Of course, this type of solution need not be considered specific to the telecom industry: similar solutions could be built with IBM Streams to support customer service teams in any sector that needs to provide support for large numbers of customers, from banking and insurance to utilities and government.

So far, we’ve looked mostly at solutions that augment existing systems with near-real time analytics—but what about the opportunities presented by building new networks of connected devices? For early success stories in this area, look no further than the healthcare industry: IoT-enabled medical devices present some of the most exciting use cases, and the clearest indications of value in terms of increasing efficiency and improving patient care.

For example, the Irish Centre for Fetal and Neonatal Translational Research (INFANT) is using IBM Streams to capture brainwave data from electroencephalograms and pass it through machine learning algorithms to detect seizures in newborn babies—a task that traditionally depends on expert interpretation by highly skilled neurophysiologists. When a seizure is detected, the system alerts physicians immediately, helping them intervene to relieve the symptoms and reduce the risk of long-term damage.

Similarly, the Children’s Hospital of Philadelphia (CHOP) is working on a project that will use IBM Streams to monitor data from ventilation monitors and use machine learning to help physicians check whether a patient has been intubated successfully—often a significant challenge in pediatric care, since children’s airways are much smaller than adults’. By reducing the need for more invasive methods of checking a patient’s intubation status (such as X-rays), the solution aims to improve patient safety and avoid delays in surgery.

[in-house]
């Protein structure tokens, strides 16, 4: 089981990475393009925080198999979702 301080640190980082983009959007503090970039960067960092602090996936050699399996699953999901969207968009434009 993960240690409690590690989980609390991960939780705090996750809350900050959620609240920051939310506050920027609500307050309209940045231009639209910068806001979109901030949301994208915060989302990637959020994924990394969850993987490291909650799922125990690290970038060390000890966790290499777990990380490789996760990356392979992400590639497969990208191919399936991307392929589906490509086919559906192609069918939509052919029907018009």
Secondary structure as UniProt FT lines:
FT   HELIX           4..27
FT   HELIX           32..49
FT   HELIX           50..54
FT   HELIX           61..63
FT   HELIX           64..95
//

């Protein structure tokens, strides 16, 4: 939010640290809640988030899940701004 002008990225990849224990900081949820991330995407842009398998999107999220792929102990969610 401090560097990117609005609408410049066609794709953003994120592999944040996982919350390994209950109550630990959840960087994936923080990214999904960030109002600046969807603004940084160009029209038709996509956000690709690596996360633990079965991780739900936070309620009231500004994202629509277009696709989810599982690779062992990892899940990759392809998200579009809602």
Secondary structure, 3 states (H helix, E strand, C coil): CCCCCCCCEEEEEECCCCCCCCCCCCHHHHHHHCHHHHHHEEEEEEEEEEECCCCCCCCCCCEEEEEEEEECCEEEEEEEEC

Finally, Clemetric, a solution provider for the healthcare industry, has built a general-purpose streaming analytics platform called Q2Care, which harnesses IBM Streams to gather physiological data from electrocardiograms, pulse oximeters, pulmonary artery catheters and a wide range of medical devices, and present it in real-time dashboards that help physicians understand a patient’s condition at a glance. The ability to capture and correlate readings over time also helps to identify and detect patterns that could potentially predict when a patient’s condition is likely to worsen in the near future.

Hopefully, these examples should have given you some ideas about how stream processing could help your organization seize the opportunities presented by the IoT, or gain new value from your existing data by analyzing it in flight, rather than just retrospectively.

For more information on use cases for streaming analytics, take a look at the IBM white paper, “Top industry use cases for real-time analytics”; or to learn more about stream processing in general, and how IBM Streams compares to other stream processing engines, try the eBook “Transform your business insights with streaming analytics”.

IBM Cloud Marketing Manager, Global